- Author: Melissa G. Womack
If you have seen a butterfly native to Orange County fluttering its wings along a flowerbed searching for nectar, chances are the same species has been found in the garden of UC Master Gardener volunteer Heather Hafner. But that wasn't always the case. For more than two decades, Hafner played professional volleyball on the sunny beaches of Southern California. If it wasn't for a related sports injury, she might have never been introduced to the adventure of attracting butterflies and pollinators into her garden.
While recovering from surgery, Hafner decided to refresh her landscape and visited a local nursery. Slowly shuffling down the aisle and waiting for help she overhead an employee at the nursery showing a customer a monarch egg on the underside of a leaf. Captivated by the possibility of taking home a butterfly for her garden, she optimistically purchased the plant with a monarch egg and patiently waited.
After learning about the many challenges monarchs face to survive, Hafner quickly began to explore how to support monarchs and other butterflies in her garden. She watched videos, read books, and attended workshops and events with the UC Master Gardener Program of Orange County. Hafner was determined to learn everything she could about what butterflies are native to her area and how to build a habitat to support them. Then she got to work. Her goal is now to provide a larval host plant for as many local butterflies as possible.
Her small garden in Irvine, Calif., offers a food source for more than 30 kinds of butterflies. "If I can't eat it, or it's not food for a butterfly – then it doesn't go into my garden," says Hafner, "For me to give up real estate in my garden, I want to know that it is serving a purpose and supporting local butterflies and other pollinators."
She has planted many host plants and trees for almost every type of butterfly found in Orange County. Some of her plants include pipevine, passionvine, hollyleaf cherry, fennel, rue, popcorn cassia, figwort, monkeyflower, Snapdragon, lupin, licorice, California lilac, penstemon, puellia, California buckwheat, bladderpod, and deerweed. She specializes in milkweed (Asclepias) and propagates 12 kinds from seed with differing soil, soil temperature, stratification, and watering requirements. Like any gardening journey, it has been a series of wins and losses.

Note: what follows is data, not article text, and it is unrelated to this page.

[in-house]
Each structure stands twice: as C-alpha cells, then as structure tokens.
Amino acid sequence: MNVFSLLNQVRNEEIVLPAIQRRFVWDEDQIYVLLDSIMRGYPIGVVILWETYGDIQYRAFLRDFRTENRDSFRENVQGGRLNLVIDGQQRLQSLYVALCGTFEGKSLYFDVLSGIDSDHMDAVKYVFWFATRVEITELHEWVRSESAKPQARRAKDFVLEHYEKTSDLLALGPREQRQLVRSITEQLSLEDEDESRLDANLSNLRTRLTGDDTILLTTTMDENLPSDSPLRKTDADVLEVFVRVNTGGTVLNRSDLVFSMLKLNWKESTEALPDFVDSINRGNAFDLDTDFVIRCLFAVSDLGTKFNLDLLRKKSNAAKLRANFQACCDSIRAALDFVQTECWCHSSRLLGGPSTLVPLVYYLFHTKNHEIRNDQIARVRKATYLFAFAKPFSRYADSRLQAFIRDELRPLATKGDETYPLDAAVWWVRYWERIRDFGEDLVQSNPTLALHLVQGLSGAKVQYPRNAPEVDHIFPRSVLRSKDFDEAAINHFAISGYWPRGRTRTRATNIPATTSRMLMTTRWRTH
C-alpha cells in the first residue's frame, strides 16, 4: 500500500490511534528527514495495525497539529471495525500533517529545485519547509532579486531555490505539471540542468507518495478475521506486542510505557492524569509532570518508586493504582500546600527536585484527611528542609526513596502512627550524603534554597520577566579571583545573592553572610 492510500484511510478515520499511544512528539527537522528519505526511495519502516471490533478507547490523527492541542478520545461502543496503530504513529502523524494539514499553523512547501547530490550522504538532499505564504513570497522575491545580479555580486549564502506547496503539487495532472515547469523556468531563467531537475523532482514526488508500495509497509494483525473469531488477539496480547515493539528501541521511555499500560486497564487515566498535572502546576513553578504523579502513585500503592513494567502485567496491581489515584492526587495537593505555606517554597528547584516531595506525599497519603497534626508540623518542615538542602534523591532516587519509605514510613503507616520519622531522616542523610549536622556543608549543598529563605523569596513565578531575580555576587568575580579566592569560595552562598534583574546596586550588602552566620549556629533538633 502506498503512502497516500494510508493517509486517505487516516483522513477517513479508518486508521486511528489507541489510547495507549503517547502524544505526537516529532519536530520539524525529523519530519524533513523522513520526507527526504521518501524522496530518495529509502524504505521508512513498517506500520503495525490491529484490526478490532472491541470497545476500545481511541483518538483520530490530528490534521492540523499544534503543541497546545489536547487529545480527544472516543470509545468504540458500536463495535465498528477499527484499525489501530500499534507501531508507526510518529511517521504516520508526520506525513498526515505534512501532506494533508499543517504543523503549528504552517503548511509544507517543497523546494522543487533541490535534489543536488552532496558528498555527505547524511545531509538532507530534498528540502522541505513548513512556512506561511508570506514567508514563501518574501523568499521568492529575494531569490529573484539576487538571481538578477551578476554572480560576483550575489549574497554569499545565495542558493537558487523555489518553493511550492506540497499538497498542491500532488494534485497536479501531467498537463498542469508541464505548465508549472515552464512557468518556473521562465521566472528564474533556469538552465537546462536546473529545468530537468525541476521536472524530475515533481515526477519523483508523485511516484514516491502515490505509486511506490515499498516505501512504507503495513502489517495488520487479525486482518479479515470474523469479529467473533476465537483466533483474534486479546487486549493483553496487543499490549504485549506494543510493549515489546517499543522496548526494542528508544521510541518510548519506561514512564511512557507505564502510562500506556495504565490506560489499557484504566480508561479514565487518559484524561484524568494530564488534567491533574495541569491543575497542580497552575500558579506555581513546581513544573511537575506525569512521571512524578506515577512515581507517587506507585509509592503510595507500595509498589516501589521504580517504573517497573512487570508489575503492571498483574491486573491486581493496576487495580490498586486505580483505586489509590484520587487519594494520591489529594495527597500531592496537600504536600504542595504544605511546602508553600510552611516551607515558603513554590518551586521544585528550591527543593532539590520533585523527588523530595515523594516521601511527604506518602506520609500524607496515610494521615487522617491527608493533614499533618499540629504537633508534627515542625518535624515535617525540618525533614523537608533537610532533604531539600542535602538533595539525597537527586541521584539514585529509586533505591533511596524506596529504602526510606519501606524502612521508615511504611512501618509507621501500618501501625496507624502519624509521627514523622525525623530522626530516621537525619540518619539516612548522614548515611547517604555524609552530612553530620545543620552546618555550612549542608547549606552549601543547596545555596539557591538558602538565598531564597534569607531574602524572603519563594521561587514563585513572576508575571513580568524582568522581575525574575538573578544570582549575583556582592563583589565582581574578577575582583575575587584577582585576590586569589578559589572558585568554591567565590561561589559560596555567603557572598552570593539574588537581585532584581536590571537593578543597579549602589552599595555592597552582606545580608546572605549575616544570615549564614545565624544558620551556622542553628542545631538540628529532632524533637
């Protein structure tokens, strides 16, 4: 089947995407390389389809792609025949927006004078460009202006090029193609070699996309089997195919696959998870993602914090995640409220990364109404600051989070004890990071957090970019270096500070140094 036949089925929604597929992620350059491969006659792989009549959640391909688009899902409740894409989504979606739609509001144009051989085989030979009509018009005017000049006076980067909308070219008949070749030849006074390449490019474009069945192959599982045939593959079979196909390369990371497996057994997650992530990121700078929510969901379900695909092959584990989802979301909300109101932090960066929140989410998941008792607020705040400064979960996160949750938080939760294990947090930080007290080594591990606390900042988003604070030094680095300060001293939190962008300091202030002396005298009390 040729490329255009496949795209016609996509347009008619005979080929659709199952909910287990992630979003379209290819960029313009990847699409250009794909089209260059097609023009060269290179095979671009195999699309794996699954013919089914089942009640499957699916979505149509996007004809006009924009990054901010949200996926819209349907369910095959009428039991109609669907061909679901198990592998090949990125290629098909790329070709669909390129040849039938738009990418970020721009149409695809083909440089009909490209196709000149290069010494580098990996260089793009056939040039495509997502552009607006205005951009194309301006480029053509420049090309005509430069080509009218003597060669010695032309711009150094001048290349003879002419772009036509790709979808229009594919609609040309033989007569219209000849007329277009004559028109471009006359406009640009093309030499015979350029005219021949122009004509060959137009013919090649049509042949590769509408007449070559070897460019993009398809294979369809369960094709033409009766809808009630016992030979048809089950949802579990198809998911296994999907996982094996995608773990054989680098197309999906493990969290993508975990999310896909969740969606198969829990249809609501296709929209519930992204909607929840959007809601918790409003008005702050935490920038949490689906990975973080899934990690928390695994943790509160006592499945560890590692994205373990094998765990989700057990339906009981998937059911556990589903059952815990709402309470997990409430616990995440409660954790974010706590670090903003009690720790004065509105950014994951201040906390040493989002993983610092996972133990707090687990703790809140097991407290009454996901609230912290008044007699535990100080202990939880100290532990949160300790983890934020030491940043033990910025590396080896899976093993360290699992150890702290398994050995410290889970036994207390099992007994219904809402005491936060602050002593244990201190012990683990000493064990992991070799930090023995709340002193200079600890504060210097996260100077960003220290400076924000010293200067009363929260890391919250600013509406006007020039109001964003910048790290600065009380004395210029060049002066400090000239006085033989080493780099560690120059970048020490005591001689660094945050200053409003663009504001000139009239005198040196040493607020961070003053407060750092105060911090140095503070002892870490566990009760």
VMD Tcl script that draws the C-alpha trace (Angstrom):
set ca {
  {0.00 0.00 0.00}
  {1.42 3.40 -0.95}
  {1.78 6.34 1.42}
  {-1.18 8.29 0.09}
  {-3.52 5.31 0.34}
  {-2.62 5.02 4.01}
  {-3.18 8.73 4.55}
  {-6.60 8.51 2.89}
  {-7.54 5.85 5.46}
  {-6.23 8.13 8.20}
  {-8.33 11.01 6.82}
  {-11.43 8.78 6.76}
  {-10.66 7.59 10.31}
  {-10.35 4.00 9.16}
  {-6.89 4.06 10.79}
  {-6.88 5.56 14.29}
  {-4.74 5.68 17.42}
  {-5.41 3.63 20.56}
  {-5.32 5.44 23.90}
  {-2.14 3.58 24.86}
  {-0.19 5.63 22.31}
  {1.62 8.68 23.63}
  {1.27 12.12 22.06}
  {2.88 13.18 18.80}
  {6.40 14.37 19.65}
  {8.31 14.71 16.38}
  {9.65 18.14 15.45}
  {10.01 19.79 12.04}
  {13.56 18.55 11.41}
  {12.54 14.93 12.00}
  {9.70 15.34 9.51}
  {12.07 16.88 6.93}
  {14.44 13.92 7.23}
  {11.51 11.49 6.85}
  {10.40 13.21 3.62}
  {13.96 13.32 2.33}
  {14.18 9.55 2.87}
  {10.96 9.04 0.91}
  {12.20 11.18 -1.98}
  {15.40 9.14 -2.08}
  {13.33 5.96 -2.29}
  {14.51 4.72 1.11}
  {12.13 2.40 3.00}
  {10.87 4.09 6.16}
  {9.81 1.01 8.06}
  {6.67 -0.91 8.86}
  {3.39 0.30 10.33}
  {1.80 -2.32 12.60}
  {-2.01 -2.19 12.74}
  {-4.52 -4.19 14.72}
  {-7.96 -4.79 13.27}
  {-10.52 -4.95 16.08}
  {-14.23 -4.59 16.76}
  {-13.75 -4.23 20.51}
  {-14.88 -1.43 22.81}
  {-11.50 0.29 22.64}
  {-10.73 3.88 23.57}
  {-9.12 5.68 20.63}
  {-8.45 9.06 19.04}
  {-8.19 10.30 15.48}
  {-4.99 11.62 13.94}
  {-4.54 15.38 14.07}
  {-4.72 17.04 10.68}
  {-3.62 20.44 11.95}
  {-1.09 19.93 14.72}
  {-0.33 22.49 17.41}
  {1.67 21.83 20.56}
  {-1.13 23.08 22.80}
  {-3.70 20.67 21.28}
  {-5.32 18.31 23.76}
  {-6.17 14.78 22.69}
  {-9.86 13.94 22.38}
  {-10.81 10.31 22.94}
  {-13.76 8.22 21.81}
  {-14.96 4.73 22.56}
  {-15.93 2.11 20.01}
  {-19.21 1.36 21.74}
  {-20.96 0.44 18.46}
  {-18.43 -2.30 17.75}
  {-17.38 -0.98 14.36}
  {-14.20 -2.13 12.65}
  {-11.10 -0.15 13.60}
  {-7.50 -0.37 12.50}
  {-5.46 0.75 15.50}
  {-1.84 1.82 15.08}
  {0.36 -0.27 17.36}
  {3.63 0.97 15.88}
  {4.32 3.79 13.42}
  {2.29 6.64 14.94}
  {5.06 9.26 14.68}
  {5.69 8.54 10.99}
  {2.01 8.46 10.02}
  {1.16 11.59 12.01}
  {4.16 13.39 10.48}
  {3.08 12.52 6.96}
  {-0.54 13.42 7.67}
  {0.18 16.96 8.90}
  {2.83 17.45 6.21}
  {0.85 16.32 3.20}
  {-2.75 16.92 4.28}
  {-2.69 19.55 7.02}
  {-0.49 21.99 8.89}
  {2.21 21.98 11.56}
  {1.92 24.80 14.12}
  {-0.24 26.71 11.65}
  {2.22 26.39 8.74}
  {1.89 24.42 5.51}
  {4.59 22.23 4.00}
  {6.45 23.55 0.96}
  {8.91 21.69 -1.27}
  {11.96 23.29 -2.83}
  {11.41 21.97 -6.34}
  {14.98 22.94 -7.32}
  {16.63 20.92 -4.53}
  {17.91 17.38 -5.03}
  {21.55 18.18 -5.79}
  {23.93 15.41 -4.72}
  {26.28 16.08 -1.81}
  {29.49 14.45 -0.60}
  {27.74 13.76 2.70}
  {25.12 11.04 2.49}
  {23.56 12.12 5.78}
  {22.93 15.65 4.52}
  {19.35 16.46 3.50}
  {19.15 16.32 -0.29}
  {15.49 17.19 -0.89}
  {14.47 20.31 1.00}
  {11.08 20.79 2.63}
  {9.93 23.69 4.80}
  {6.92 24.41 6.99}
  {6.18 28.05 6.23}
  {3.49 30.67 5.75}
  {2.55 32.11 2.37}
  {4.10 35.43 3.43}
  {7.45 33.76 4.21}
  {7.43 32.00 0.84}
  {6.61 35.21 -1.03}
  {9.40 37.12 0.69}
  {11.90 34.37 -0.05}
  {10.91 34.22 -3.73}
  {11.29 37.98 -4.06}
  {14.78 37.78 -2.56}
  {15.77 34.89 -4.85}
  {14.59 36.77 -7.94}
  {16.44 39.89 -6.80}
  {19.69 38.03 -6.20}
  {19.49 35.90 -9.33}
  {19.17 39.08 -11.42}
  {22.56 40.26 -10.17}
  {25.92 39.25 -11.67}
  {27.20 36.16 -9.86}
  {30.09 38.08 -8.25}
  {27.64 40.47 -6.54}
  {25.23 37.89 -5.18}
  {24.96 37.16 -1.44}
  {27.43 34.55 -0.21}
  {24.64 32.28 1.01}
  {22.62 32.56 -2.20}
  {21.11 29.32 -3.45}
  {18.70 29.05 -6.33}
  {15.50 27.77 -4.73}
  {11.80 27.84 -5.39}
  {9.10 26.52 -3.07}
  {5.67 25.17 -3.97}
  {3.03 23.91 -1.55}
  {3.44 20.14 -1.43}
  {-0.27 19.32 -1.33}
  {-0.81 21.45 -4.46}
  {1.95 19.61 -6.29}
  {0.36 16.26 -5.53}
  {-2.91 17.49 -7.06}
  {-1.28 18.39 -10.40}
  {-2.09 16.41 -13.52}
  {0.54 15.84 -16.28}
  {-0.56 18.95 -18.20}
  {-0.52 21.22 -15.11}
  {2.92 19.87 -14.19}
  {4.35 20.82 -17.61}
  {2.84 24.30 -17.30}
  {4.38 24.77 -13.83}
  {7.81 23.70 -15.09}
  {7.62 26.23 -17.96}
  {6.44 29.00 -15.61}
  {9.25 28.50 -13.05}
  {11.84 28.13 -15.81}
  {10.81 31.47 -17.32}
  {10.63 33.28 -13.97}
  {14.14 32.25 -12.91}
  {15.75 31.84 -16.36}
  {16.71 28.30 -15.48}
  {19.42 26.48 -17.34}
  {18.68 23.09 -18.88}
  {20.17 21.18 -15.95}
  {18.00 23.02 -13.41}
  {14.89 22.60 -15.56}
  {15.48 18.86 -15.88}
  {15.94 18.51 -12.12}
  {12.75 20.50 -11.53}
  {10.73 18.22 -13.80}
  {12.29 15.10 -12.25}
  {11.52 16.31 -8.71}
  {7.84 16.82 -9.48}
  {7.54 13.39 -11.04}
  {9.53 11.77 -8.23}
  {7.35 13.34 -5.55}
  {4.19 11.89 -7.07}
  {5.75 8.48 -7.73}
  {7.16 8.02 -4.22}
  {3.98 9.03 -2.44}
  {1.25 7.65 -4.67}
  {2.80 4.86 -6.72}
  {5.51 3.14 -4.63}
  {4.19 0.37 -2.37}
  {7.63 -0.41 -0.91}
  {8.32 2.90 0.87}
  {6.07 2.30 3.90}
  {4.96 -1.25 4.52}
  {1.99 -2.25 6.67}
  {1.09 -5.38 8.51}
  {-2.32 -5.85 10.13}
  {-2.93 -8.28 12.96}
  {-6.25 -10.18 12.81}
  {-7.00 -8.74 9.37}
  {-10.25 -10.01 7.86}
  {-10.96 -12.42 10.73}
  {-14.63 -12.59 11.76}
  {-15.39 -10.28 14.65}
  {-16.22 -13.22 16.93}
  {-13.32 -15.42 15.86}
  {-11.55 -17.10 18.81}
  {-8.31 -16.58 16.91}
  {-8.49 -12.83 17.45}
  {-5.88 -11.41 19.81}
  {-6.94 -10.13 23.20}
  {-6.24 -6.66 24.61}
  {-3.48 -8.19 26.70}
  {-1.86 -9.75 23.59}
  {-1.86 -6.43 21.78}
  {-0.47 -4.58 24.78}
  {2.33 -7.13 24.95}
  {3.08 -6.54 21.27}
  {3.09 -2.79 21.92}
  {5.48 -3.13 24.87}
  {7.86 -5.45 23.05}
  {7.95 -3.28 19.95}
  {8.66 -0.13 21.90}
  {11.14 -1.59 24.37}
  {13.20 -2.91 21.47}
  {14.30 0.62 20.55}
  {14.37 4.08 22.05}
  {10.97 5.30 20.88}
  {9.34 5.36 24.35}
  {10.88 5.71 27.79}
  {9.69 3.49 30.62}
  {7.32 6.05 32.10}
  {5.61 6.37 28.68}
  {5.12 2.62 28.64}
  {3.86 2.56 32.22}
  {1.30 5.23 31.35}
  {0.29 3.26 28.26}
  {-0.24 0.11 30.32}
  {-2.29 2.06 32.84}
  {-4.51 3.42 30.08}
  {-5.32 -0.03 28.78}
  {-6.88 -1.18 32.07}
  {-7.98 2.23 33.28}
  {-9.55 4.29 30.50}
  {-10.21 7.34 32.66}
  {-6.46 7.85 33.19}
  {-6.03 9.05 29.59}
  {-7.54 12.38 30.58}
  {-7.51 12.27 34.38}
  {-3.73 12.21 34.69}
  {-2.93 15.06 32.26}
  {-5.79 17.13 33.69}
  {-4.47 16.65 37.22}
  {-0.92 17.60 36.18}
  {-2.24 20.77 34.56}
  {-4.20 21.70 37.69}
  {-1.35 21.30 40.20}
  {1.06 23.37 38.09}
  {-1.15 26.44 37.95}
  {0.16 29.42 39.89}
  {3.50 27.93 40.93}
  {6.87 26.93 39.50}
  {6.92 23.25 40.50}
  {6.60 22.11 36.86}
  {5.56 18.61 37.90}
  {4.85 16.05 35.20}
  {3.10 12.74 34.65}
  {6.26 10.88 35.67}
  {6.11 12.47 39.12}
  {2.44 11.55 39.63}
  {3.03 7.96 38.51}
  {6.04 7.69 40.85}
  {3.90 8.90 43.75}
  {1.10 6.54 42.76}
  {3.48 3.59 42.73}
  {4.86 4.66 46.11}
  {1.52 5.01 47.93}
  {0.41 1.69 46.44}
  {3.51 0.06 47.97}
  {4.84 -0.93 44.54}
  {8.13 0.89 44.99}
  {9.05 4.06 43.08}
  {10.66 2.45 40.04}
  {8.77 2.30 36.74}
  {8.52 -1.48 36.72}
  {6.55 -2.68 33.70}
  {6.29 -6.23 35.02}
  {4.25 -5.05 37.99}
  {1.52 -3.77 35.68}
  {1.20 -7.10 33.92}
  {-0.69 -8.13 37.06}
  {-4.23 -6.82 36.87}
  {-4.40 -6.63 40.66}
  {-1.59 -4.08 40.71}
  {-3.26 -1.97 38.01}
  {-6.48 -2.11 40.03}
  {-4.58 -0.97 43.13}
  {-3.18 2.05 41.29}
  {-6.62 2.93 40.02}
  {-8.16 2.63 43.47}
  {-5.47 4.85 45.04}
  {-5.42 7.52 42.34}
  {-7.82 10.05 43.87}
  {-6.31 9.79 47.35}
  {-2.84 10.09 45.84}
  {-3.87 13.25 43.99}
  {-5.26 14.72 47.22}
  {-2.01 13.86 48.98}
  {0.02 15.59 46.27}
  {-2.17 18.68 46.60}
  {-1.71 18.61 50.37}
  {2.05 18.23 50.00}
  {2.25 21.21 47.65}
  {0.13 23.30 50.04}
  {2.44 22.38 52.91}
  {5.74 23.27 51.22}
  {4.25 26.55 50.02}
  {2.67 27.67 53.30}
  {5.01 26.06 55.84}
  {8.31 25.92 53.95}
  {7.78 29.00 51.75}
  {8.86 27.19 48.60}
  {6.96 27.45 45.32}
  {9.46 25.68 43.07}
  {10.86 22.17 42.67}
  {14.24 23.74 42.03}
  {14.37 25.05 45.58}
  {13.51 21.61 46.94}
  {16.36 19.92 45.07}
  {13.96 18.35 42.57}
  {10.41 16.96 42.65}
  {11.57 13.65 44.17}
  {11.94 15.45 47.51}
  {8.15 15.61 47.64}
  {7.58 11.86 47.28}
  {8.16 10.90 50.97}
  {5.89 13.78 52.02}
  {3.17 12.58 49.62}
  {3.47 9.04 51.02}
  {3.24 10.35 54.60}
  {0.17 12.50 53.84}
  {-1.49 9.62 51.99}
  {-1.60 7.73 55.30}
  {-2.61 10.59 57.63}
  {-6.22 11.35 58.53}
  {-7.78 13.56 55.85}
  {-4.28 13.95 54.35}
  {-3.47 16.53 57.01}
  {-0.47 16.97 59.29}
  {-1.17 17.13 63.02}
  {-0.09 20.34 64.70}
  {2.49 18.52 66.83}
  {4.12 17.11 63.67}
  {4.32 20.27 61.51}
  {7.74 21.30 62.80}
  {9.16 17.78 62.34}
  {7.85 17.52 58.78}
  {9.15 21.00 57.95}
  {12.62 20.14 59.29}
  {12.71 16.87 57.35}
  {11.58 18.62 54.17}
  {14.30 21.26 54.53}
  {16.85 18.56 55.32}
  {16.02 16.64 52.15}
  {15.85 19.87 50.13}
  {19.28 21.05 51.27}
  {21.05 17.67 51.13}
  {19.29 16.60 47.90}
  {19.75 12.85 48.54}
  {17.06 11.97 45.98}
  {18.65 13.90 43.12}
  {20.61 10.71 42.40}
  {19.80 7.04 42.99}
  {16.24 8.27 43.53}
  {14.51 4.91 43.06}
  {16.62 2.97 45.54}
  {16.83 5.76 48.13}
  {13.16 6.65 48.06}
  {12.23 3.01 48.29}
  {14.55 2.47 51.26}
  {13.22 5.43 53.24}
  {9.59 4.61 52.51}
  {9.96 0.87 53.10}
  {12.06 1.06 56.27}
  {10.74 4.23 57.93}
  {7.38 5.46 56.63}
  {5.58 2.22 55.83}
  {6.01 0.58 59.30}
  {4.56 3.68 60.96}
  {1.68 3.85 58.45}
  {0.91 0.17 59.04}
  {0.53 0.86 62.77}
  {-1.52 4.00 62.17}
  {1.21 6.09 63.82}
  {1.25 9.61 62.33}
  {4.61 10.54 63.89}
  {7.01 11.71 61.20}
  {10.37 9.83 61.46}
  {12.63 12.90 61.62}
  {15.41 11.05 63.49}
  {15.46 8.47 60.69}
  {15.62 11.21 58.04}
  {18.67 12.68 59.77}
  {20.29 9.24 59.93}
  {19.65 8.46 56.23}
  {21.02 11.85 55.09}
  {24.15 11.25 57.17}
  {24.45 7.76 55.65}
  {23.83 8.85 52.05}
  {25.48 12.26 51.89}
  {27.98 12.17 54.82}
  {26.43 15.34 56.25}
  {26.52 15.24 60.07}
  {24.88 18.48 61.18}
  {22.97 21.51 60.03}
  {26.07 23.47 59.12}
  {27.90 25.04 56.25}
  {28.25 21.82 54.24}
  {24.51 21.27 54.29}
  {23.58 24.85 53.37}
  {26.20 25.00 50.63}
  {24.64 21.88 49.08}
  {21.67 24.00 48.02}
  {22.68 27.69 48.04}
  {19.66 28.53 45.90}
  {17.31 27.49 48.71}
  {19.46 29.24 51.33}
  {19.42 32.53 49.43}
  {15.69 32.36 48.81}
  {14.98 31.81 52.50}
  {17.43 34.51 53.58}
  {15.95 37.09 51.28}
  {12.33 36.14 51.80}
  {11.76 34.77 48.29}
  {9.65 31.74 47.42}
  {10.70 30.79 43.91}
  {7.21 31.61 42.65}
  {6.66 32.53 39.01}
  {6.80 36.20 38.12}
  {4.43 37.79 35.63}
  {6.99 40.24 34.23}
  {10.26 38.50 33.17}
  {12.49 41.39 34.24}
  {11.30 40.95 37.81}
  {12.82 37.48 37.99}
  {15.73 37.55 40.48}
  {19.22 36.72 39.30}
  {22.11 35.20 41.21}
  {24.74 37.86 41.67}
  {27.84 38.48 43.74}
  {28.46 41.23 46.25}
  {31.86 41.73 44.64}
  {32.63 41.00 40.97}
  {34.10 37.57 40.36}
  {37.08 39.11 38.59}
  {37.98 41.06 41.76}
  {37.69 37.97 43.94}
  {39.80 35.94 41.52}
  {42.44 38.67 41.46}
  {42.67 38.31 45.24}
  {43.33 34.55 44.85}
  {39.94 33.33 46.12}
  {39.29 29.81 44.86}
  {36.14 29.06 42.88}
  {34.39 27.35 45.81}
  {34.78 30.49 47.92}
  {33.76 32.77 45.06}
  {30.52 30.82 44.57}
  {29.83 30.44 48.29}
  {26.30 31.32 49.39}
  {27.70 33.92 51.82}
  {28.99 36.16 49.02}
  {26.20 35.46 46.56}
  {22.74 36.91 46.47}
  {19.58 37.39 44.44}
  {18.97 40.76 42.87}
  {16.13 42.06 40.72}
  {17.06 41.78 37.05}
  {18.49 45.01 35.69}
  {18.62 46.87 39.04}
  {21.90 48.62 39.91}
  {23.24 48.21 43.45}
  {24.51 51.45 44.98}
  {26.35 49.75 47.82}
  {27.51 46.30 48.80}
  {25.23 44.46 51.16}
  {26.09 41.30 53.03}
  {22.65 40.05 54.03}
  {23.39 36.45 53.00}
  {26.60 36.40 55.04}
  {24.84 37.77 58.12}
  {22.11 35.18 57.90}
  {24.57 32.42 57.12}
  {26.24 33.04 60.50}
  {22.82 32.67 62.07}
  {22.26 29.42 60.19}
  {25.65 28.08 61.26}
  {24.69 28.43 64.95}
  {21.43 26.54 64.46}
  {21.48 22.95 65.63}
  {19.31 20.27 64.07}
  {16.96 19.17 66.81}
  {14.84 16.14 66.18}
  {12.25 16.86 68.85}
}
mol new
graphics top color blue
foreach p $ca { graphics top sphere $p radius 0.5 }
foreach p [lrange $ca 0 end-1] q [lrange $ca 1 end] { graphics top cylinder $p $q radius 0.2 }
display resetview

Her passion for butterflies brought her to the UC Master Gardener Program in search of native plant propagation techniques. Still, she also knew she wanted to make a larger impact in her community and encourage others to help build pollinator habitat in their landscapes. Hafner was accepted into the UC Master Gardener Program of Orange County and completed her training in 2019.
As a UC Master Gardener volunteer, Hafner first focused a large part of her volunteer efforts on the propagation, orchard and youth garden teams. Today, she serves as the co-lead of the youth demonstration garden at the South Coast Research and Extension Center (REC), where they are installing a monarch conservation exhibit with the three native milkweeds and some non-natives to show how non-natives can be responsibly used (cut them back when natives go dormant). Her goal is to help conserve the Western monarch butterfly, which is dwindling in numbers.
She quickly fell in love with the beauty of a diversified garden. "I love monarchs … but my garden wouldn't be the same without the diversity of the other butterflies and pollinators," says Hafner. While not all butterflies arrive at the same time, they are all welcome in her garden.
For the past year, Hafner has expanded her volunteer efforts and used skills from her professional career as a teambuilding facilitator to help improve the diversity of the Orange County program's volunteers. Being a trained facilitator helped her recognize who was missing or underrepresented in the program, which is primarily white and female. She ran a comprehensive outreach campaign to help recruit new volunteers that included geographical, ethnic, economic and chronological age diversity. She called newspapers and community centers in the corners of Orange County to recruit volunteers who were more representative of the people the county serves. Her recruiting efforts and strategy resulted in the county's largest and most inclusive class (58 trainees).
Hafner was most proud of the fact that the program in Orange County now has members who speak 10 languages: Vietnamese, Mandarin, Korean, Spanish, Urdu/Hindi, Portuguese, German, French, Italian and Farsi. These new UC Master Gardener volunteers will create presentations in their native language for outreach into their communities. "I think it's important that UC Master Gardener volunteers represent the community we live in," says Hafner, "and I think this year we delivered on that."
The UC Master Gardener Program is proud to recognize Heather Hafner as a 2021 Gardener with Heart for the impact her volunteer work is making in her community. "Without Heather's incredible contribution, our first virtual UC Master Gardener training class simply could not have happened," says program coordinator Randy Musser, "and our program in the future will benefit greatly because of its new, more diverse members."
Gardeners with Heart are nominated by local county leadership for their stewardship of the UC Master Gardener Program during the pandemic period, their diversity equity and inclusion leadership, and their digital superstardom.